What kinds of suffering have you experienced (or have you been going through lately)?
How do you respond to suffering? What are the emotions and/or thoughts that go through you?
Which beliefs guide your actions as you navigate through suffering?
Summarize what’s happening in these nine verses: Who’s there? Where are they? What’s occurring?
Who are the authoritative figures depicted in this passage? (Hint: see verses 1 and 5).
What does Jesus mean when he says that Paul is persecuting Jesus? (See Acts 7:58; 8:1–3; Col 1:18)
If Jesus sees the church as his Body, what does it mean to him when we suffer? What does it say about him in relation to our suffering?
In the passage, which authority has ultimate power and rule? What does it mean that Jesus is addressed as “Lord”? And what does that say about us, the church?
Recall key points from Pastor Steve’s sermon: that (a) Jesus suffers with us and (b) Jesus reigns victorious, so (c) we can trust both his presence and purposes in the suffering he allows.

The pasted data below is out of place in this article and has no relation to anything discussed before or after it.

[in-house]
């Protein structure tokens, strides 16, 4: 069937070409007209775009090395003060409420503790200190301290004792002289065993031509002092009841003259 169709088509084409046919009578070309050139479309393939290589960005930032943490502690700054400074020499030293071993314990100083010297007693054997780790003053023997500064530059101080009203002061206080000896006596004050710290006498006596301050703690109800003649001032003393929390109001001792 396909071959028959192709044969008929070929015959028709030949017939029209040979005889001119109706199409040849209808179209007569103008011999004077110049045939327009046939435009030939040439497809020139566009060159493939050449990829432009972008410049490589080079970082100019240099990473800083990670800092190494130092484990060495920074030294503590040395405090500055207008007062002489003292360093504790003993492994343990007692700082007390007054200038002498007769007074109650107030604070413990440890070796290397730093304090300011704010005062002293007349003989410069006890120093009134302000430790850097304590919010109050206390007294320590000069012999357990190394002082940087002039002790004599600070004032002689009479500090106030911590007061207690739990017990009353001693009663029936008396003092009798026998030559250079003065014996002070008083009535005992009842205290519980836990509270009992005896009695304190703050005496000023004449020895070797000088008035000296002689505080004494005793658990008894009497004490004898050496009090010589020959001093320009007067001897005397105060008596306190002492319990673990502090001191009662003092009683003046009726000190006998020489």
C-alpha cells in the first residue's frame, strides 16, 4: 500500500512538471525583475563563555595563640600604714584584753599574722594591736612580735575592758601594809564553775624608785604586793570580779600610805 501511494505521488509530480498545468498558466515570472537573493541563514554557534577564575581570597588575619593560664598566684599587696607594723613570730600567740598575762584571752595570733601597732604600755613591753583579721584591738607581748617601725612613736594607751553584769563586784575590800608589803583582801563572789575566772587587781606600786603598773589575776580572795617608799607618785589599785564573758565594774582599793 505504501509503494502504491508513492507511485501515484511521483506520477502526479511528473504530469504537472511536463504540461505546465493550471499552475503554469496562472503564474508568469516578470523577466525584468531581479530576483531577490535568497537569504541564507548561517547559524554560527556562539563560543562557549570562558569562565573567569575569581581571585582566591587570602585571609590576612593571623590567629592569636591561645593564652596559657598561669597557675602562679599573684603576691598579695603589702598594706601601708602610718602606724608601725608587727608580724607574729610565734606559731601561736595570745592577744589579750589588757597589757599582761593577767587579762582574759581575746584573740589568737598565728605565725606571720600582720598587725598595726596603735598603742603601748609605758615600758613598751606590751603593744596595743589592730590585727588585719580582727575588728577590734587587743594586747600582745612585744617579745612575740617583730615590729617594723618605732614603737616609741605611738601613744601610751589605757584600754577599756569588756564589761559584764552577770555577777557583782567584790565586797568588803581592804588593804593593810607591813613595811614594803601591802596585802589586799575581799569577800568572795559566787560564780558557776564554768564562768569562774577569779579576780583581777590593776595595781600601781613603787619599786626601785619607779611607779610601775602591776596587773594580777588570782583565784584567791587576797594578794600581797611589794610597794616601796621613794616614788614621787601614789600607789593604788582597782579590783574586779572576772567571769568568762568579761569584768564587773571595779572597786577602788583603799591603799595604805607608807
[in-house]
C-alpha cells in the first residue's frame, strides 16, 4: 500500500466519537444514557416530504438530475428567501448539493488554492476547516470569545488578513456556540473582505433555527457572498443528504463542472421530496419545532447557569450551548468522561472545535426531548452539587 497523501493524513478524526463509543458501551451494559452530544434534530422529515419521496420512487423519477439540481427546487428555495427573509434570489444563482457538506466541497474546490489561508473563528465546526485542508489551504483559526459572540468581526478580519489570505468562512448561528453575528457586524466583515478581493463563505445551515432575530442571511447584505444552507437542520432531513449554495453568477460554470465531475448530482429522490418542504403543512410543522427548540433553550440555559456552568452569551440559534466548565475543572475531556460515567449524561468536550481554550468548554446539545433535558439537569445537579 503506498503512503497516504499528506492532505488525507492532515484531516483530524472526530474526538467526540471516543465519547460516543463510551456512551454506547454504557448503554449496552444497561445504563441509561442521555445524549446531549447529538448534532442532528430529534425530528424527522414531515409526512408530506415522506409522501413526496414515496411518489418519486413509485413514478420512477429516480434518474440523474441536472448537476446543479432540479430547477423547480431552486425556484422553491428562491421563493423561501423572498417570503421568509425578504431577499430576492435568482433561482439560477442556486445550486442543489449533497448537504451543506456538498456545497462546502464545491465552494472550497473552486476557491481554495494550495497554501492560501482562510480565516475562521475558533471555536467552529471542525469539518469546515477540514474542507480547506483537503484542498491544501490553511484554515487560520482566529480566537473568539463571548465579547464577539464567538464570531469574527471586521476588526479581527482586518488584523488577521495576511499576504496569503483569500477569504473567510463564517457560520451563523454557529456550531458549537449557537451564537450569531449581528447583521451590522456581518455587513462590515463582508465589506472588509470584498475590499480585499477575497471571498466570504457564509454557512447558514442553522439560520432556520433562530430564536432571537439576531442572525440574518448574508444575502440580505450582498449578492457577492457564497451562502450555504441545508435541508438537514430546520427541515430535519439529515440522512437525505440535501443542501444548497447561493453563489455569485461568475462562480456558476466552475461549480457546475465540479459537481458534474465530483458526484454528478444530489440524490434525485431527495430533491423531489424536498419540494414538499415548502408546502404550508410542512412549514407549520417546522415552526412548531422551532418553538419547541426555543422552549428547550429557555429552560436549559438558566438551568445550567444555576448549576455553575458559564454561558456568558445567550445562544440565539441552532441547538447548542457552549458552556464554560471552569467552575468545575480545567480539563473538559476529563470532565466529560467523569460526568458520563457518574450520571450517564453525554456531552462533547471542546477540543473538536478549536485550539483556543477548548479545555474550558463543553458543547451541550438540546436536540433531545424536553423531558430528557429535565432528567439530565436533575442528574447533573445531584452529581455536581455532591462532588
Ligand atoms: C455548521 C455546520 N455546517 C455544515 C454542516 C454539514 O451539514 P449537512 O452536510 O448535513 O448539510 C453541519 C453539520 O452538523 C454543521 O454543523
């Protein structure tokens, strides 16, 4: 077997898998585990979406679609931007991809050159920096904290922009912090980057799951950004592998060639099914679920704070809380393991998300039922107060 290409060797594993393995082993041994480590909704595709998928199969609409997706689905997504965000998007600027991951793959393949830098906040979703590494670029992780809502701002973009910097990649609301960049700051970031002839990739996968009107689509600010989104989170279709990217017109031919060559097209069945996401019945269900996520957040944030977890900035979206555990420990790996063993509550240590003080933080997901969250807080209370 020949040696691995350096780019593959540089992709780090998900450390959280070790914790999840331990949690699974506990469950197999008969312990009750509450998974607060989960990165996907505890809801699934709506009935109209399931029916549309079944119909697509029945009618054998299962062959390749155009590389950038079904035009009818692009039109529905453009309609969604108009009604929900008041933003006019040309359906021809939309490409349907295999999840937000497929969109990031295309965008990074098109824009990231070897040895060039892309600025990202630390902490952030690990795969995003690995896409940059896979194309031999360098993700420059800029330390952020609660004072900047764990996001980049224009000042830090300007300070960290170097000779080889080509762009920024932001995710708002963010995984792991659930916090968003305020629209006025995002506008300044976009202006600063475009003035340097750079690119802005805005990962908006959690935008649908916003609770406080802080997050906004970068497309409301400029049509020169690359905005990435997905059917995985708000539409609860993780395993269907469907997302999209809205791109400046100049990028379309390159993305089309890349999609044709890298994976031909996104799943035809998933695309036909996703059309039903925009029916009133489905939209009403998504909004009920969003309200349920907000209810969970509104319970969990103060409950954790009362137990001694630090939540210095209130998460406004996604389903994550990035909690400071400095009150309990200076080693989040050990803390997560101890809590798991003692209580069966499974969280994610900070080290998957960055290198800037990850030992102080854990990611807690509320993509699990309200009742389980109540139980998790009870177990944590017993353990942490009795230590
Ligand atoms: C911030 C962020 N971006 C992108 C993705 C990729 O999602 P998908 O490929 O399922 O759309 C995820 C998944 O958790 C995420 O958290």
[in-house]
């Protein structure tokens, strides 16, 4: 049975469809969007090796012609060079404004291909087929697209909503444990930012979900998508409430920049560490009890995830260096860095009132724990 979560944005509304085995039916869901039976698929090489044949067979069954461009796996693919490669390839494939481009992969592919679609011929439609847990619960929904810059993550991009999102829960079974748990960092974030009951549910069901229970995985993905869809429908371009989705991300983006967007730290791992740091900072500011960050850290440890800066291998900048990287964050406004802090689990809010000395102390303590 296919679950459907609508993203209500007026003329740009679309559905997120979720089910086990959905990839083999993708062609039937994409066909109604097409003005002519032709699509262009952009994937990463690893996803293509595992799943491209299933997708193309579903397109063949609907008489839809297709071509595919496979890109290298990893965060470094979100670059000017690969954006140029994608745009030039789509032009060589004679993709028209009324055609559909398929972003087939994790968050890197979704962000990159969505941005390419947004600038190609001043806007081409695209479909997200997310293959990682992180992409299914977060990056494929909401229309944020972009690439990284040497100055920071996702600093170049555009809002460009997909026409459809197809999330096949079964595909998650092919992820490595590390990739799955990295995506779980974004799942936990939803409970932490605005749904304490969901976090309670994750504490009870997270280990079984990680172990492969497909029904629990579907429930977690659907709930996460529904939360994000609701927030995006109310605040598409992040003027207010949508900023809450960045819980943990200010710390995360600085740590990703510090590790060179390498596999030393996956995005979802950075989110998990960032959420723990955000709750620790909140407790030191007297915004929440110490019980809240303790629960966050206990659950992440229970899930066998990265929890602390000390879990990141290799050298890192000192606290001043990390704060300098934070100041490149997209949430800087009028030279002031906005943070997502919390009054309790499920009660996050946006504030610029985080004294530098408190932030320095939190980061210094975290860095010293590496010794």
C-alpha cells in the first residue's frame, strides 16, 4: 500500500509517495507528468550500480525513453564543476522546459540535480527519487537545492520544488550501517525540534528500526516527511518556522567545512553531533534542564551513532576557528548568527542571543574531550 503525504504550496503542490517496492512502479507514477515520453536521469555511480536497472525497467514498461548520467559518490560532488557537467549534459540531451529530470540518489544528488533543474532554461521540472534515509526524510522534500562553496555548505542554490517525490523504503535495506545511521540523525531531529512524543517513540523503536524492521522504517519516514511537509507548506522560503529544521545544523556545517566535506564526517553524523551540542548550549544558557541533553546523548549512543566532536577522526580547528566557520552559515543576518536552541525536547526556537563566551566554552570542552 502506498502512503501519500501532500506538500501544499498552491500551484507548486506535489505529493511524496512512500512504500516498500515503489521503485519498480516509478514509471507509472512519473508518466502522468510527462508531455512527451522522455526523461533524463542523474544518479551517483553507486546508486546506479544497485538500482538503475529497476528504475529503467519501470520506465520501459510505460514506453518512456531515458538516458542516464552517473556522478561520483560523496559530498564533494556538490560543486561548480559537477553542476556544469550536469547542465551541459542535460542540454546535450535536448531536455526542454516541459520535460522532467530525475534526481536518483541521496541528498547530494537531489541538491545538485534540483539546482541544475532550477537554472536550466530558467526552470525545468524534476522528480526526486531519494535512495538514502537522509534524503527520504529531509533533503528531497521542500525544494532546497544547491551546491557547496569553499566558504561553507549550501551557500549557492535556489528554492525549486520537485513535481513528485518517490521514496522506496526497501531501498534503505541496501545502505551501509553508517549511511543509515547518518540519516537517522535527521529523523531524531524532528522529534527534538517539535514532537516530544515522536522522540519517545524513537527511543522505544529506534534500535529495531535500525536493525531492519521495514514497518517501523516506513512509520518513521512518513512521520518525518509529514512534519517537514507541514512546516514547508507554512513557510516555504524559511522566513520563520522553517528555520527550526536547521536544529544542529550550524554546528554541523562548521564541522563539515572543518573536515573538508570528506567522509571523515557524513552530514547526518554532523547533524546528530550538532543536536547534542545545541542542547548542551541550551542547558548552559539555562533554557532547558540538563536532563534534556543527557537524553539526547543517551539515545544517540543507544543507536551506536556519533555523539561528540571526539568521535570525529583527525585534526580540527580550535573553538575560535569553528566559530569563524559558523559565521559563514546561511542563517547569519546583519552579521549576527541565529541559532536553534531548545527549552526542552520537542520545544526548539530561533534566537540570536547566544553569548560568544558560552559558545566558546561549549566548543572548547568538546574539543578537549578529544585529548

How does Jesus’ suffering with us and His present victory encourage you? And how does that shape the way you understand and interpret your suffering?
In which ways do you think Jesus is present in your life in the midst of suffering? Do you believe there’s a purpose to your suffering?
Was there a time when you didn’t trust Jesus and his purposes in suffering? What did that look and feel like, and how did you react to your challenges? What would your approach to suffering look like if you could trust Jesus?
If we draw our attention to Christians in the Middle East and China, we know persecution is an ongoing reality. Once converted, they face persecution from their family members and the government. What are steps we can take to intercede for our brothers and sisters who are suffering for their faith?
Who can you encourage by reminding them of Jesus’ presence and purposes in their suffering?
Let’s give thanks and praise to Jesus, who suffered, suffers with us still, and reigns victorious.
Let’s pray for each other’s lives, that we would trust in his presence and purposes in the suffering he allows.